Sage took on the title of Sage the Brave during the course of our times together. We went on a zillion trail rides, crossed water, deep muddy gulches, traveled to Colorado and had a million adventures.

When I graduated L2, I started and finished another horse and another etc.  Right now I’m riding Sage’s daugher and she is a finished saddle horse, with a little further to go.

During the times when I was riding other horses, I always had a job for Sage.  For many years, she became a natural horsemanship lesson horse at Pine Dell Farm. Ridden in halter and lead rope by untold number of beginning and experienced children and adults, she provided a smooth safe ride. She was partially leased occasionally by wonderful people who paid special attention to her. All these people studied the ways of natural horsemanship.

Sage was taken on trail rides and kept everyone safe as could be. She’s fun to ride. She has a smooth flat foot walk, running walk and a smooth rocking horse canter. She is to die for.

In the last two years, Sage changed her job. She moved to the Big Barn Ranch in Stockton and started giving people lessons there. She was to have had a foal, but this didn’t work out.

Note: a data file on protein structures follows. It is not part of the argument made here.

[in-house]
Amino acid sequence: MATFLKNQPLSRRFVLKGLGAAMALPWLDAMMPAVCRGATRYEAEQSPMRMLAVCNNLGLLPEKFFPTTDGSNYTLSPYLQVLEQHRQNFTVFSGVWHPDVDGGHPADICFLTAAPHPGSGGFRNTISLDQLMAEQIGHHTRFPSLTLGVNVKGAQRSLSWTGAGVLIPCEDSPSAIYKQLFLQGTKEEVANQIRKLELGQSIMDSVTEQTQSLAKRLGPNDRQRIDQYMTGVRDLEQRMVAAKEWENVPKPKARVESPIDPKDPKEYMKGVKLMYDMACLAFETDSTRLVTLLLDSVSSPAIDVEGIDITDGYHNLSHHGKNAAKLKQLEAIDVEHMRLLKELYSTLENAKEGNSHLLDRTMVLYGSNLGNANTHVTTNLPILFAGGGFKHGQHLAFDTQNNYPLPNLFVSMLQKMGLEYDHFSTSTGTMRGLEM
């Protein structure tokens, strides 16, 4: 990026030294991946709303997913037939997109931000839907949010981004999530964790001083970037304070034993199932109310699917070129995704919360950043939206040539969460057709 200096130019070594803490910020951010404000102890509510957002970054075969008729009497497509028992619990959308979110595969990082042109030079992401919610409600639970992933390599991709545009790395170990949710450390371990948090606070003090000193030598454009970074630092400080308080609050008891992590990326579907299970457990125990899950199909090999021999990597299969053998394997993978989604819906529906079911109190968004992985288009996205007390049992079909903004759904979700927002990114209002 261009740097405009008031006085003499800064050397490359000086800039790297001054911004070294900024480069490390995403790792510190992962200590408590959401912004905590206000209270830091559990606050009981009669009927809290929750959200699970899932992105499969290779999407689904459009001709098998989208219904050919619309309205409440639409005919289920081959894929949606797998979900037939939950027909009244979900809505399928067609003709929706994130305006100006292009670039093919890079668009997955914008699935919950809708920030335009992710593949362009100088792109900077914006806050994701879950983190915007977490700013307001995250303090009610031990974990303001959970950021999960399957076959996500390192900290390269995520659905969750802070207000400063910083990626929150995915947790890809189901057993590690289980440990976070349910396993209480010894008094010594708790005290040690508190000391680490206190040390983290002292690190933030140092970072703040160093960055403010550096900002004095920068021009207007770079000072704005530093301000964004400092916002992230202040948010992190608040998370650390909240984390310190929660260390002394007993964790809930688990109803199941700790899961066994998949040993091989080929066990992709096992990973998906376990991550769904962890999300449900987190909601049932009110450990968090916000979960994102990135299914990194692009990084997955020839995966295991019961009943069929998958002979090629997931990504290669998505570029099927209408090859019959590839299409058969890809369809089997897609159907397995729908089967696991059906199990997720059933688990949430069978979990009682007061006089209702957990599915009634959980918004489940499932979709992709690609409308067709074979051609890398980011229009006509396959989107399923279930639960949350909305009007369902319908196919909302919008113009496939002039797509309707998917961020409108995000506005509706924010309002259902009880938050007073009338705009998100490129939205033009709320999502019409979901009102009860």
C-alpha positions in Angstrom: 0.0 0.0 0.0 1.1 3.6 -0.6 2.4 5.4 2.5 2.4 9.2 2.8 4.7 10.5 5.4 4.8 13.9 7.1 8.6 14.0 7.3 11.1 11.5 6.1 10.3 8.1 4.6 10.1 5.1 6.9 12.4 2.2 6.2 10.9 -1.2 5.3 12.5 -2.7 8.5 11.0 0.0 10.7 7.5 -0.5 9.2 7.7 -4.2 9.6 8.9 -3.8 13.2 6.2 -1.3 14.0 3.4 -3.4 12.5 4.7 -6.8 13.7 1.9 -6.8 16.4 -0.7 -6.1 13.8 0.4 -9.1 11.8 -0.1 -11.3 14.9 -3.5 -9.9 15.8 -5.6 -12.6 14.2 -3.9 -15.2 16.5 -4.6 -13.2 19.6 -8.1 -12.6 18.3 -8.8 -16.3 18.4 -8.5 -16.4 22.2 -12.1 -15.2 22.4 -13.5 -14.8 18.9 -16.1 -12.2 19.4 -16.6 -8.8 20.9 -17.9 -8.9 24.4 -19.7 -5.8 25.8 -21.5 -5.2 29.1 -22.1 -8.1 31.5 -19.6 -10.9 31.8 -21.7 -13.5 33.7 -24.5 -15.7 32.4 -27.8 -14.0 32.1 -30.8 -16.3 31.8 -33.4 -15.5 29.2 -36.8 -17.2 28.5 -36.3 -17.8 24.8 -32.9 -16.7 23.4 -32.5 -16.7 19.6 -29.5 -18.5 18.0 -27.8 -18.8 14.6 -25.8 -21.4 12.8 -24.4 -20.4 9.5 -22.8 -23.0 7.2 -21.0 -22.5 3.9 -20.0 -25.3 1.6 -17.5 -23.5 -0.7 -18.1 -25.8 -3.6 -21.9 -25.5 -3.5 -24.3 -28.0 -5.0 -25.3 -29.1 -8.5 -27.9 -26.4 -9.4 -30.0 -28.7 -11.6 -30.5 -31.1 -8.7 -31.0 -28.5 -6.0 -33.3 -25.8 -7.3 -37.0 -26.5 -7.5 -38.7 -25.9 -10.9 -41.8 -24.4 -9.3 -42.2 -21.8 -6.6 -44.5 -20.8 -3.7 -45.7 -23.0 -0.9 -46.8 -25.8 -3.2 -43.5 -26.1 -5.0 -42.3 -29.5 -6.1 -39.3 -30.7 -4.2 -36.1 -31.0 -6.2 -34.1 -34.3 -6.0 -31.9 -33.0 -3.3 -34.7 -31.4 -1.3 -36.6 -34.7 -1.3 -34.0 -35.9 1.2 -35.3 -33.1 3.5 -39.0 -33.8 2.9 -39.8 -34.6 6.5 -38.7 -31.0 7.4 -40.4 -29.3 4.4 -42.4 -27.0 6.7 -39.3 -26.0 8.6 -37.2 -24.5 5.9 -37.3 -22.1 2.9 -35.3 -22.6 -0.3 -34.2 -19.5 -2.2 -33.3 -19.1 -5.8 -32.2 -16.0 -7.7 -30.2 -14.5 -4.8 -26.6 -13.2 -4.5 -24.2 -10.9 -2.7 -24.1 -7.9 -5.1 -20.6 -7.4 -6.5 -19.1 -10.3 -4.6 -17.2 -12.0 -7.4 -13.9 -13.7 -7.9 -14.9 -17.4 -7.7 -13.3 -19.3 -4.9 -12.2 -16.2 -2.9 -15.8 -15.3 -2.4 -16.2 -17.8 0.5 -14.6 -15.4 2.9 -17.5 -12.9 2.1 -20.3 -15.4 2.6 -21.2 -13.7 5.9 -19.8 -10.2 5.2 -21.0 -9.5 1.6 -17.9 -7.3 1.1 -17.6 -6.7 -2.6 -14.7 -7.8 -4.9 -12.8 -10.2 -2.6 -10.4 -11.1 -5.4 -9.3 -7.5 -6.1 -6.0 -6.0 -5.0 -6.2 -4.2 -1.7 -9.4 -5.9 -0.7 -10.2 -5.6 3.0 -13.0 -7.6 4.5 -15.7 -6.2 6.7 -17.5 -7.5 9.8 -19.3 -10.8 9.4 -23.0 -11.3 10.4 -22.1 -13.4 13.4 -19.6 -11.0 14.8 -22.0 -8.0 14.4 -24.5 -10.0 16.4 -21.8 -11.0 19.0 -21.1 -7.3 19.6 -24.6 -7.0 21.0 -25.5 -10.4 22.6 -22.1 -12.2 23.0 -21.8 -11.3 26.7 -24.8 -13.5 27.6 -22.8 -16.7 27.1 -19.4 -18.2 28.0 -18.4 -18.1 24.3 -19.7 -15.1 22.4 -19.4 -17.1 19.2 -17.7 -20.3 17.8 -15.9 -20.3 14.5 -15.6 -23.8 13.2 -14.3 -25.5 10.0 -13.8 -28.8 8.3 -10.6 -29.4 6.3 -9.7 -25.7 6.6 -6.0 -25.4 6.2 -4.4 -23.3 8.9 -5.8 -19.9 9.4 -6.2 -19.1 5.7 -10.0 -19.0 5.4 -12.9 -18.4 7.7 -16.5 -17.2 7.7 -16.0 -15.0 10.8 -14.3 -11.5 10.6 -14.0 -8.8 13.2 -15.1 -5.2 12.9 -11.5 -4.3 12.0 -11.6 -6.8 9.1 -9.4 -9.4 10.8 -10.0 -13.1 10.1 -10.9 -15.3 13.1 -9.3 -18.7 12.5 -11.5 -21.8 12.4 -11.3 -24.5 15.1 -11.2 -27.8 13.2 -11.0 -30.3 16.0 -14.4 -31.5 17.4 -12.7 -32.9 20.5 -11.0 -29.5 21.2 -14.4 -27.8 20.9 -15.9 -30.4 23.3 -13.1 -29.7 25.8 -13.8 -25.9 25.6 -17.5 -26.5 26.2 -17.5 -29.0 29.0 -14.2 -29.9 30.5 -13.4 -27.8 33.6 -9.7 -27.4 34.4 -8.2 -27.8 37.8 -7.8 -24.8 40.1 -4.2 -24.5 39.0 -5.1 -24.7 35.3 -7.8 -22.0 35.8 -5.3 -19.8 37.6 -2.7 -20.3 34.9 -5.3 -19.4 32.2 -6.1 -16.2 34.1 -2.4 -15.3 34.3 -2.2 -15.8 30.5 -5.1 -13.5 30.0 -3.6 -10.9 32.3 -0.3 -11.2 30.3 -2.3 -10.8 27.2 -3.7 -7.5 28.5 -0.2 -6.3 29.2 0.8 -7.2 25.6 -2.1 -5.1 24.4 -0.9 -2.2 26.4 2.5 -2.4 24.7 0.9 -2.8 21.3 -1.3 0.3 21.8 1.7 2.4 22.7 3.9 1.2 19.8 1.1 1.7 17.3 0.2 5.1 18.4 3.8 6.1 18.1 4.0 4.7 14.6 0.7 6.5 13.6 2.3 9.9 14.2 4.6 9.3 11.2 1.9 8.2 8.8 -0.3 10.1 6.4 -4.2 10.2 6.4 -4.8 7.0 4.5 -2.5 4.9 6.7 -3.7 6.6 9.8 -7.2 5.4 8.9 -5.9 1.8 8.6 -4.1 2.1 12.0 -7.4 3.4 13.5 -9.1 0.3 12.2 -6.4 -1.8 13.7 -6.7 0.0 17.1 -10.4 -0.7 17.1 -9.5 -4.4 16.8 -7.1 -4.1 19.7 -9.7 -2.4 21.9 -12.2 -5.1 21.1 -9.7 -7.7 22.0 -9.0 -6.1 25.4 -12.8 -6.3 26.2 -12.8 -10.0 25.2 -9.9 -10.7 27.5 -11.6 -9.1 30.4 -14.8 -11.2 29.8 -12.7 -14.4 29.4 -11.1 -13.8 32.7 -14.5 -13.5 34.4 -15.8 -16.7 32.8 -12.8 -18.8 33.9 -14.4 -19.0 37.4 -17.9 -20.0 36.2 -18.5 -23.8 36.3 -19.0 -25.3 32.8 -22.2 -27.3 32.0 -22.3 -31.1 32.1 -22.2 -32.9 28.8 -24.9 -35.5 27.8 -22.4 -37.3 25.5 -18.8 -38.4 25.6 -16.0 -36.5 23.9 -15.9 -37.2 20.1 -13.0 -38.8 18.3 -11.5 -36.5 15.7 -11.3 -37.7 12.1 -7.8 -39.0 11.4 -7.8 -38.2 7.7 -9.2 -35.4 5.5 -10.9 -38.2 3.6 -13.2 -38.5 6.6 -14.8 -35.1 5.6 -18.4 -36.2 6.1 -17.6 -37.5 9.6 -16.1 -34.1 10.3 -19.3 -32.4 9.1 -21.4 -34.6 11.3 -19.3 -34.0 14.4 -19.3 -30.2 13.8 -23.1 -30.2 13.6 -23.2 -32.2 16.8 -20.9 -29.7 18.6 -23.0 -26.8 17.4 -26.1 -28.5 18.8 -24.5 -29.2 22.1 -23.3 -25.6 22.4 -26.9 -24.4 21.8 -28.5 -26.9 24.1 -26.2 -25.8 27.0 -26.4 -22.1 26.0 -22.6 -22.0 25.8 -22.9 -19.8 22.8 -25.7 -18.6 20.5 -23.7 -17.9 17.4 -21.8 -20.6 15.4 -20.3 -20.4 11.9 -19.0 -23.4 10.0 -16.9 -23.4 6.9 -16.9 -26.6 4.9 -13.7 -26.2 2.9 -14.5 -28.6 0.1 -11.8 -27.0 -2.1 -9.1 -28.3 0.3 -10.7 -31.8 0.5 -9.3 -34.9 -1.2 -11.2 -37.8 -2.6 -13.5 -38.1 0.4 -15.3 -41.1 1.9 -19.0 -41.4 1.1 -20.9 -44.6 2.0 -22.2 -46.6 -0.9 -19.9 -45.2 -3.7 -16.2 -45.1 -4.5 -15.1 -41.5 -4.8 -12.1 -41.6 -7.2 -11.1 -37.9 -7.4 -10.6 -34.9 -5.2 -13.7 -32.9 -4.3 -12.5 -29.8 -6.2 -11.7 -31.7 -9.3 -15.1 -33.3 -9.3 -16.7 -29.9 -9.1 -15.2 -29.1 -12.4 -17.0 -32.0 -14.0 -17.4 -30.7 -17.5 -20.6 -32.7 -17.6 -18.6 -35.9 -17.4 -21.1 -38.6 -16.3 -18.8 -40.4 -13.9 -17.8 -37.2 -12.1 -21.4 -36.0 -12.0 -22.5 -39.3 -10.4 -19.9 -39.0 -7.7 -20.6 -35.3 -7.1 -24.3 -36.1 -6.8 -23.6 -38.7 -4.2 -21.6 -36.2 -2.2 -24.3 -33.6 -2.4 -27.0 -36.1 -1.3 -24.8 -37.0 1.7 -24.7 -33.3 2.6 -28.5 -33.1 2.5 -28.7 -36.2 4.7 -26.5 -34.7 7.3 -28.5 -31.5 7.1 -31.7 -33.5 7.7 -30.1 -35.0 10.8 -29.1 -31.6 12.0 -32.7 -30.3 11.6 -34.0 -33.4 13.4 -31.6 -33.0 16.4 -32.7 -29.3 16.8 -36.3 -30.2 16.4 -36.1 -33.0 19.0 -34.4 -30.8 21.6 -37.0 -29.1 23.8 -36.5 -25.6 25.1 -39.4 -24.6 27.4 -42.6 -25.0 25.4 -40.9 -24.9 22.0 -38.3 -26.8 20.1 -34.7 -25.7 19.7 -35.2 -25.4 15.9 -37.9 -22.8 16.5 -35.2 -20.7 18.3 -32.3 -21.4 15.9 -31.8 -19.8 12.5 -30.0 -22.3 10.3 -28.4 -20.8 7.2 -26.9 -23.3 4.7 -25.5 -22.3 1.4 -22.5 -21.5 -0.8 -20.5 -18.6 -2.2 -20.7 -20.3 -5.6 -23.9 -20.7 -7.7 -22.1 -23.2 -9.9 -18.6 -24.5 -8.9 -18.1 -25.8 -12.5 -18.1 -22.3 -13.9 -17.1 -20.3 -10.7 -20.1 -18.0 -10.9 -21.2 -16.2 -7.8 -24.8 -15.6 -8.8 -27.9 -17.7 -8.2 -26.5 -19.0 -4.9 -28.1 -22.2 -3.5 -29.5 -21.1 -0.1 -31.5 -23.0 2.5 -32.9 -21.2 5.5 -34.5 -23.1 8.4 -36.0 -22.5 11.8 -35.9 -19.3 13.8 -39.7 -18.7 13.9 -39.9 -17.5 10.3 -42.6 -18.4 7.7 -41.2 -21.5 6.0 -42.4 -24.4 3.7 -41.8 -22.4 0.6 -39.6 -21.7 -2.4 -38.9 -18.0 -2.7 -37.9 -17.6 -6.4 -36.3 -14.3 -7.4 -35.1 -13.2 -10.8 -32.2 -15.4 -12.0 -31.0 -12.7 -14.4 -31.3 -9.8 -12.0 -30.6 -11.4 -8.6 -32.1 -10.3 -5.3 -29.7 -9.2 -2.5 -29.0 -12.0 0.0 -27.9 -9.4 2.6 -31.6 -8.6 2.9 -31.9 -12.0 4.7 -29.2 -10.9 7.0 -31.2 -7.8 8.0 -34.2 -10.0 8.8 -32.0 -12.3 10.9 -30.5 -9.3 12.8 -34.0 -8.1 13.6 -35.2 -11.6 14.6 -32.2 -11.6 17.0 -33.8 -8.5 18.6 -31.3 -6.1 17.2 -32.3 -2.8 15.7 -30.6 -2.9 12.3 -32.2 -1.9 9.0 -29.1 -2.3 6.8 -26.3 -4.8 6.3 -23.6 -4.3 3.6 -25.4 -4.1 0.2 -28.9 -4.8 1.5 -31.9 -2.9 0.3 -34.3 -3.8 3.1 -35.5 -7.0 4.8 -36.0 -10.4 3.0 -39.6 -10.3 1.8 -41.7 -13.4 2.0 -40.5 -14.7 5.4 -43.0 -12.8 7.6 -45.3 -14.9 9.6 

Sage will sail anyone anywhere.  You can ride her bridleless, with a carrot stick, with a bridle and with rope halter.  You can ride her bareback or with saddle.  You’ll stick on her because she is smooth.

She is classified as a beginner beginner’s horse up to advanced.  You can put kids as well as a husband on her and they will be safe.  There’s nothing in Sage’s body that will cause fear in an unconfident rider. Sage is the perfect horse for the phrase:  Riders Teach Horses,  Horses Teach riders (she’s the “Horses Teach Riders” part.

 I need Sage to have the best of a new home with a job.

Sage is a registered Missouri Fox Trotter. She is for sale for $1750. 

She is ready for her perfect partner to discover her.

PostHeaderIcon Sage the Brave

Sage - Trail Ride 2008

Sage the Brave ready to be saddled for a trail ride.  She’s a sturdy girl. My son will ride her on this day.

Sage and Rachel - Love Riding Bareback

Here’s Rachel’s favorite horse, Sage. Rachel leased Sage during the summers at Pine Dell.  They both had a great great time!

On the Trail - 2008 trail ride

Sage's foal

Sage takes care of all the young horses and the horses that need a friend. She is the dominant horse who takes in those in need.  She’s a great friend and protector to many many a horse. She’s a great mommy.

Nathan and Sage wait for rider to mount - Susan and JR

 Sage the Brave is what she earned as a nickname.  Sage and I passed the original Level 2 in the Parelli Levels Program.  It had many many difficult tasks in liberty, online, freestyle and refinement.  The most difficult task for us was four flying lead changes…two each direction.  Sage did it and we passed!  She was the first fox trotter to pass the original level 2 test.